Press "Enter" to skip to content

Sidewalk Loses an Advocate: Tribute to Phyllis Dodds

I remember one day early on in my SideWalk advocacy days when Jill Esbeck, the operations manager, asked me which volunteer I would like to see honored in a newsletter that was going out. SideWalk is the point of contact for adults experiencing homelessness as well as a volunteer driven advocacy service provider. Without even having to think, I said “Phyllis!” She was my hero. She was a tiny woman, and she was rather quiet. Nevertheless, she had presence, a strong, clear presence. After her funeral Mass two people at the luncheon table both said they wouldn’t generally come to a funeral for someone they had know so little, but they wouldn’t have missed it. She had touched both their lives with her genuine regard and hard work.

Phyllis was a team lead at SideWalk, which meant she was the go-to person with any questions other volunteers might have regarding a wide range of services and issues. Besides fielding a barrage of questions, she also greeted people as they walked in the door, with her always-present smile and friendly concerned listening. Her long time commitment to the St. Vincent de Paul Society organization at St. Michael’s Church downtown was an invaluable asset. As we would send a client to look for help with anything from clothing to monetary assistance she would invariably call after them, “Tell them Phyllis sent you!”.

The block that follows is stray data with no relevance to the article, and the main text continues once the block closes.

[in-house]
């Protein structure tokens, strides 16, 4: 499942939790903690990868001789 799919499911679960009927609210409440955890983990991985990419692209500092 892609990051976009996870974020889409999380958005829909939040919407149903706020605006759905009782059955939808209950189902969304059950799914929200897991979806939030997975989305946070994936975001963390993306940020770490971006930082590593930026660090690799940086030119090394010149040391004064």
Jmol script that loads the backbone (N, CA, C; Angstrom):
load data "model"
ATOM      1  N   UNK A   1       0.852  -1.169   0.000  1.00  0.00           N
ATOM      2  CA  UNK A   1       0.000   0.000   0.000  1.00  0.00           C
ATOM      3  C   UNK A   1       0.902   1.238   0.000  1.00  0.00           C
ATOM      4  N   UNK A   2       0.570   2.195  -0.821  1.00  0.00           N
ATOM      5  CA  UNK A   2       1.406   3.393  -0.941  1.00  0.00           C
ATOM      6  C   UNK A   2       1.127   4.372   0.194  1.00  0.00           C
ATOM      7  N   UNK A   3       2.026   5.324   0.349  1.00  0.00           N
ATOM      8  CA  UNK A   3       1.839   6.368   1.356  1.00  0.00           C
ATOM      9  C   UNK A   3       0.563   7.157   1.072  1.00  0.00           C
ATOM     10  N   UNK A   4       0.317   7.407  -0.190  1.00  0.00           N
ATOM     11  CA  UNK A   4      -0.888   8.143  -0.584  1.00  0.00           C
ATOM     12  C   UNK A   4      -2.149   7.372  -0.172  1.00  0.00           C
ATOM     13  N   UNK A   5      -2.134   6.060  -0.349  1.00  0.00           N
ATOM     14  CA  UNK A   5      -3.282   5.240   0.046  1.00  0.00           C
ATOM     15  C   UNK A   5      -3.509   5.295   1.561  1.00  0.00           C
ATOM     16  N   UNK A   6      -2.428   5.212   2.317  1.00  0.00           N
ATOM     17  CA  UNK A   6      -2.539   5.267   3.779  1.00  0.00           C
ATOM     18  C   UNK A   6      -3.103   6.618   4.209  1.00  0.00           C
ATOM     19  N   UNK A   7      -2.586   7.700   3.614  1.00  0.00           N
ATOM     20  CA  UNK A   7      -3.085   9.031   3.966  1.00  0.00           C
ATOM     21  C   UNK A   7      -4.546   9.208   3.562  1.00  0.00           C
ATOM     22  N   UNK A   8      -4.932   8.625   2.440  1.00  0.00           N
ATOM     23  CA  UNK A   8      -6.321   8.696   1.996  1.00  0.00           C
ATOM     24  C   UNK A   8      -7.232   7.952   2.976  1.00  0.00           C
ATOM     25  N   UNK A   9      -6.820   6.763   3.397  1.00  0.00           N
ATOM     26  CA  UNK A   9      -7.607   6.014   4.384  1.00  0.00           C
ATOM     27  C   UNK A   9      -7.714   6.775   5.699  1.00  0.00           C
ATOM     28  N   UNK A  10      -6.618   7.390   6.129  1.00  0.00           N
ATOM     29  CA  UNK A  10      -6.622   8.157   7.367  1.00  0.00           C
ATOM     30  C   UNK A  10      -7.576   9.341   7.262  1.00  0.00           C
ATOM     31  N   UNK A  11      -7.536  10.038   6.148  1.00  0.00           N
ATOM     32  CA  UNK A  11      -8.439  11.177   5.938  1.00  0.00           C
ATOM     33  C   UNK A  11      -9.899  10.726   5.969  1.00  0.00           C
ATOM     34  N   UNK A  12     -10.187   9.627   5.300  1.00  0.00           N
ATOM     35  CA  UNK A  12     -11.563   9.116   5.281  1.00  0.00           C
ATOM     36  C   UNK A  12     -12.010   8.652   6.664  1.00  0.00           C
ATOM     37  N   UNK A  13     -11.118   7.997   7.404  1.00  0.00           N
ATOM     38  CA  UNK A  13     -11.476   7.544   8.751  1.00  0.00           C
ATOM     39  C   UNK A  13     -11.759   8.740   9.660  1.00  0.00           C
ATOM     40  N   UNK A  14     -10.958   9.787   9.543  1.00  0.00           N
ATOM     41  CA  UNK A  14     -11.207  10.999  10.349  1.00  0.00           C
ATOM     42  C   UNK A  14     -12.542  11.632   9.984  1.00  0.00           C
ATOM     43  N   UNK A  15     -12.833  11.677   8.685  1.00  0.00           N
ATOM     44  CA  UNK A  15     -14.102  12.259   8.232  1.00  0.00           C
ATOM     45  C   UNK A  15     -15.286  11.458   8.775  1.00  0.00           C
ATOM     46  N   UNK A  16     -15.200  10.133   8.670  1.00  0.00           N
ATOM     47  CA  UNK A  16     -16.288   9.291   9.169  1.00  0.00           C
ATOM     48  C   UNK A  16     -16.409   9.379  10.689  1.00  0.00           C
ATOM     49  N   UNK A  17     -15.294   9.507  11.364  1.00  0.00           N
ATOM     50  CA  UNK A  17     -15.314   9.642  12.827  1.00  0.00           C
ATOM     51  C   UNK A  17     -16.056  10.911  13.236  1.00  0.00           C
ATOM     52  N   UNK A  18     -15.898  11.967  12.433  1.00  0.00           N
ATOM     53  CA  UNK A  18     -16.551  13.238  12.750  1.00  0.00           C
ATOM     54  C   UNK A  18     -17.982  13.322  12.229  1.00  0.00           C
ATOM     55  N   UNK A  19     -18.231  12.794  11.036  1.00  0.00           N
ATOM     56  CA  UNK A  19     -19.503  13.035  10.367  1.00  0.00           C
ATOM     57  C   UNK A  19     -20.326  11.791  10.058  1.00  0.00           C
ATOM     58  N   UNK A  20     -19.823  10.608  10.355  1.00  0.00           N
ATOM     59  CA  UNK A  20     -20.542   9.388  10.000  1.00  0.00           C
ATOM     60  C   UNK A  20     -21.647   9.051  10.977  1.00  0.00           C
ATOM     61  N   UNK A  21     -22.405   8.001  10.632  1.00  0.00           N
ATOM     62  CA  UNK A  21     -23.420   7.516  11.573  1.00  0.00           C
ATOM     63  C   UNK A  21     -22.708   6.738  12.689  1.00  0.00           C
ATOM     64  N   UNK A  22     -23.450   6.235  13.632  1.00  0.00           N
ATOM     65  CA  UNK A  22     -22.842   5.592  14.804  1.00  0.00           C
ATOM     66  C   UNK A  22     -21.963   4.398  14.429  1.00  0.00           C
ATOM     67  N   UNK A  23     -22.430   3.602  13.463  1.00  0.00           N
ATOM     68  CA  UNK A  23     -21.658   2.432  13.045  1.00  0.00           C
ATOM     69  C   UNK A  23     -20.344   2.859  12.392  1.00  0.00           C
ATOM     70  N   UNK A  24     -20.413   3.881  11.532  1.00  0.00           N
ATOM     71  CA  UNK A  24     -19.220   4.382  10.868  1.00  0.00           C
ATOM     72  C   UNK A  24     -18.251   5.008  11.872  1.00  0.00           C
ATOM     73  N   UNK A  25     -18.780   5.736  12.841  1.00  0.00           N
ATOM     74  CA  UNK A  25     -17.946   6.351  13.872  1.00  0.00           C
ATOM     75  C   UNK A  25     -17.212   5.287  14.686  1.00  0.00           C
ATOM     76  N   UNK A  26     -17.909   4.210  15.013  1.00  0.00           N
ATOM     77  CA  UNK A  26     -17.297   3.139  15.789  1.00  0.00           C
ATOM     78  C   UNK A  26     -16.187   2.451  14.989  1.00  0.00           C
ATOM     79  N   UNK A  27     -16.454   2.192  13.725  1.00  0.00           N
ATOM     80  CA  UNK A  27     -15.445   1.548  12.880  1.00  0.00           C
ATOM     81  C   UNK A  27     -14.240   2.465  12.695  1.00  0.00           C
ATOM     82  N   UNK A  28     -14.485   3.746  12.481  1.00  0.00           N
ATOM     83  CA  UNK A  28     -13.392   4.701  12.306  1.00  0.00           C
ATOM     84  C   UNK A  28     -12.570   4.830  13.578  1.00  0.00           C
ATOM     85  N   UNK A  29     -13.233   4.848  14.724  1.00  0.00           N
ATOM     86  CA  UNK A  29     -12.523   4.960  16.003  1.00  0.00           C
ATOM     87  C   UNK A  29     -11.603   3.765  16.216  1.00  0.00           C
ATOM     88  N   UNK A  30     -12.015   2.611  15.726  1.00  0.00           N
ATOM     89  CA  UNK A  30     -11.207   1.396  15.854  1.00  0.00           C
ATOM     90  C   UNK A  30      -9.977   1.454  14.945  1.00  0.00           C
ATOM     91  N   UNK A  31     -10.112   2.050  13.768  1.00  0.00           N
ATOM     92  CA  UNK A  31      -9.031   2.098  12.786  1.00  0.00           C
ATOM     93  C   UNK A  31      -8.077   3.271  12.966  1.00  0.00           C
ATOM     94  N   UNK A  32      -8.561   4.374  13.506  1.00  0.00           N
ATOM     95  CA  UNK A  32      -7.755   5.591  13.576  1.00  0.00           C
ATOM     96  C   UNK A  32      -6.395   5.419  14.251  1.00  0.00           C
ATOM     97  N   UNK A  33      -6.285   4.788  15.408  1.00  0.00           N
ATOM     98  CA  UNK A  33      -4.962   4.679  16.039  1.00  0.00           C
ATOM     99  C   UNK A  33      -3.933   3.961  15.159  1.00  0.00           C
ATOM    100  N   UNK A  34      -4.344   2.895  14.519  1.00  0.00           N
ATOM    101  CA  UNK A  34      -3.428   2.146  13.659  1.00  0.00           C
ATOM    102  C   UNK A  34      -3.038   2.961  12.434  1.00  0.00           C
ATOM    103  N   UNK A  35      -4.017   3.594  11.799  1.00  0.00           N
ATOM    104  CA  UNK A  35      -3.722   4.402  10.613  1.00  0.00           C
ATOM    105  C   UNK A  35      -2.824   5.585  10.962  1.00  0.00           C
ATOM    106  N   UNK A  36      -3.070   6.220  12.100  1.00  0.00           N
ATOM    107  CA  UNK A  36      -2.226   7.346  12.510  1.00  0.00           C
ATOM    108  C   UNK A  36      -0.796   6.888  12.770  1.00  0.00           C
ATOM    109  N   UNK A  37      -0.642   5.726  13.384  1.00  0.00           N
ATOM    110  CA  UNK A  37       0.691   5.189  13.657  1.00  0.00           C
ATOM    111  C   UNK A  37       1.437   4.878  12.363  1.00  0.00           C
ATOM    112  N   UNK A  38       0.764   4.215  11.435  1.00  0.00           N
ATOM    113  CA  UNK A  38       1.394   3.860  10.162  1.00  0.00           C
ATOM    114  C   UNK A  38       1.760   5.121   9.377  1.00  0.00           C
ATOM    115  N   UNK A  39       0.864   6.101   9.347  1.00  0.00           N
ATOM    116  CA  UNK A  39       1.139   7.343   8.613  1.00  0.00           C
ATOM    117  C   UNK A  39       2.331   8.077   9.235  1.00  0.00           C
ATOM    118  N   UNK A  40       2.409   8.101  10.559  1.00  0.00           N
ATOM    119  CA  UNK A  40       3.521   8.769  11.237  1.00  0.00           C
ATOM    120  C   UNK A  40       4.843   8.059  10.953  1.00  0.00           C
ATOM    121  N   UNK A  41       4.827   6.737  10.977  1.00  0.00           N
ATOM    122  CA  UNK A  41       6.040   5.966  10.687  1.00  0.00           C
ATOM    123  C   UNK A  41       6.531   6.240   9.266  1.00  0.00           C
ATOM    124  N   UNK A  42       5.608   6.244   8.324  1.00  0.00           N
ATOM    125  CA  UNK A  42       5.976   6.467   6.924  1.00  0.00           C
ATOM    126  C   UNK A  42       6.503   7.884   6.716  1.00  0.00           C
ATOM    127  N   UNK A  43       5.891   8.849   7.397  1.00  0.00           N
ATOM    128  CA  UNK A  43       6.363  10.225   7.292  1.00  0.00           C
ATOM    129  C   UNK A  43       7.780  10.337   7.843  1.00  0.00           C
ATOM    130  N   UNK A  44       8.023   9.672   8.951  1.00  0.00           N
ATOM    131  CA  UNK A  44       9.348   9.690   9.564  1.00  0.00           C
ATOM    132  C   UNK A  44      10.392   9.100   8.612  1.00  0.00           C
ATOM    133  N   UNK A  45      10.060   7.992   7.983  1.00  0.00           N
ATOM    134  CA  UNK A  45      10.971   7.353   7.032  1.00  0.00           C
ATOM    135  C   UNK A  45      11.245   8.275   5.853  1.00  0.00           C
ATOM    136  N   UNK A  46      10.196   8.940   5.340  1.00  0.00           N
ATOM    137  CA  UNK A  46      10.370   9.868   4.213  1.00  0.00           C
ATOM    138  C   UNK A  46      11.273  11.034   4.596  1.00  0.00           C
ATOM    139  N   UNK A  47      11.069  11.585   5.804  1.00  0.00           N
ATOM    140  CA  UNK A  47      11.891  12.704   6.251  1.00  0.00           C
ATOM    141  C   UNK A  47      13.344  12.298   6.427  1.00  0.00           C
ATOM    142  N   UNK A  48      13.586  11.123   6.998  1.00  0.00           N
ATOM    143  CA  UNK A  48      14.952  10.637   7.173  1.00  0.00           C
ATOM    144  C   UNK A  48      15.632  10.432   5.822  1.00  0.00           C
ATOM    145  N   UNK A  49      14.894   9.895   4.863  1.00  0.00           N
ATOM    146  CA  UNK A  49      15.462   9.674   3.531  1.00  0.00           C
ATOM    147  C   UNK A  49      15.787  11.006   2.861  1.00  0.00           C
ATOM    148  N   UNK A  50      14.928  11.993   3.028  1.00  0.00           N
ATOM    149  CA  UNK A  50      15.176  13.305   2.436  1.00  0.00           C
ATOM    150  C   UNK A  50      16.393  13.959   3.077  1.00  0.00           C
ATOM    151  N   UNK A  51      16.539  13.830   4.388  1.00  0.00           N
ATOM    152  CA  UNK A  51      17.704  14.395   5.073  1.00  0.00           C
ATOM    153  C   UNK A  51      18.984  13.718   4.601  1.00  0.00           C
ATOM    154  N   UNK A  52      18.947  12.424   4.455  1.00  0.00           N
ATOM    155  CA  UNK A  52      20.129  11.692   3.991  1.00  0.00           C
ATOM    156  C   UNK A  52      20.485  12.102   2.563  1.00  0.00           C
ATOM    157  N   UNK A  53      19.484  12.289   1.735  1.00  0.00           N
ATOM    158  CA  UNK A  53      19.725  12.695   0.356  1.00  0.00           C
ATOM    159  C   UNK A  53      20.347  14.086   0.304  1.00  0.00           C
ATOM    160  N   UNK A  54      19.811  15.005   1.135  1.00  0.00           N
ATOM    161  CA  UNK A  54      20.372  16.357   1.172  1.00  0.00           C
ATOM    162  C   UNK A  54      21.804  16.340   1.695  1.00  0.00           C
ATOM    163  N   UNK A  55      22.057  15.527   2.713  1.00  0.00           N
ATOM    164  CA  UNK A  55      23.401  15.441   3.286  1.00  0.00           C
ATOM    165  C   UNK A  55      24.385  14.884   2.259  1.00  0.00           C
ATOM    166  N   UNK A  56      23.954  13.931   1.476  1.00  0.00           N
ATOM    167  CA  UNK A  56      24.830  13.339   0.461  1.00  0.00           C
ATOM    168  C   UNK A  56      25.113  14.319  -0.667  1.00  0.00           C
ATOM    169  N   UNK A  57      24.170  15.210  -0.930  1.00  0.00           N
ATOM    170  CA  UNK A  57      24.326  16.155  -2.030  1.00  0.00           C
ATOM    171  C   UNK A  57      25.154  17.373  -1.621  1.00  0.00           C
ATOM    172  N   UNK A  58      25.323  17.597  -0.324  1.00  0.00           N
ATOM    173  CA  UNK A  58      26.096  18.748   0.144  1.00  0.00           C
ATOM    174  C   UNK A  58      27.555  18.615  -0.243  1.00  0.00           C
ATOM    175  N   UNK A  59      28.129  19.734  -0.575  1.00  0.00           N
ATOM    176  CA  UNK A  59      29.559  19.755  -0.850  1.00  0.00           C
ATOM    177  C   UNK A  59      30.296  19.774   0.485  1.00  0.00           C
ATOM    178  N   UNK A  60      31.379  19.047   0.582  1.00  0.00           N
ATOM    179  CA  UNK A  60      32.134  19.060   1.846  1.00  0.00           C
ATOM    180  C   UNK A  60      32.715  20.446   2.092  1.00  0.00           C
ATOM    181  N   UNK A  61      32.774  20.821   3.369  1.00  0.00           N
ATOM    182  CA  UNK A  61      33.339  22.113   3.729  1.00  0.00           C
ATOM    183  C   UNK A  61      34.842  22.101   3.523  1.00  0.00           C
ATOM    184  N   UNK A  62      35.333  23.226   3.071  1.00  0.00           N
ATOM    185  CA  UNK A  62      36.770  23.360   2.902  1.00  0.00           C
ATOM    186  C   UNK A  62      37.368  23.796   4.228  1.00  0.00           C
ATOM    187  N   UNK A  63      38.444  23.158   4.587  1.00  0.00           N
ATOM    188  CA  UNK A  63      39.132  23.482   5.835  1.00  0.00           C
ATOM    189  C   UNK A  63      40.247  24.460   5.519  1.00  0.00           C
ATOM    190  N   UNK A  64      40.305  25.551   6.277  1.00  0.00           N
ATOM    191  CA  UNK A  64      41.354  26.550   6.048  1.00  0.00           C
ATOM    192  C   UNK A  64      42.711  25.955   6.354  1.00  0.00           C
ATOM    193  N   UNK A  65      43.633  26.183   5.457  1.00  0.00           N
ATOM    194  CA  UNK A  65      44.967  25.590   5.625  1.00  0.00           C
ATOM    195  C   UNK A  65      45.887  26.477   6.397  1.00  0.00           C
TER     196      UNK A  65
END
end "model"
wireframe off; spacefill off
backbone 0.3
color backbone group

After she had raised five children of her own, Phyllis got a Master’s Degree in Special Education and was an administrator as well as a teacher. She worked with alcohol and drug dependent youth as well as with children with special needs. A few times former students would come into SideWalk for services, and she greeted them like family. She knew some would have problems in later life, and she was happy to be able to help in any way she could.

Phyllis was born of pioneer women who moved to Washington before it achieved statehood. She certainly exemplified the strong qualities—caring for the most vulnerable, generosity of spirit, humble service, love of family and welcome for all. We closed our doors at SideWalk for the day of her funeral and the next day to honor her amongst ourselves. We were all blessed to have known and worked with her.


Be First to Comment

Leave a Reply

Your email address will not be published. Required fields are marked *

In a recent article in Washington Monthly magazine, James Bruno,…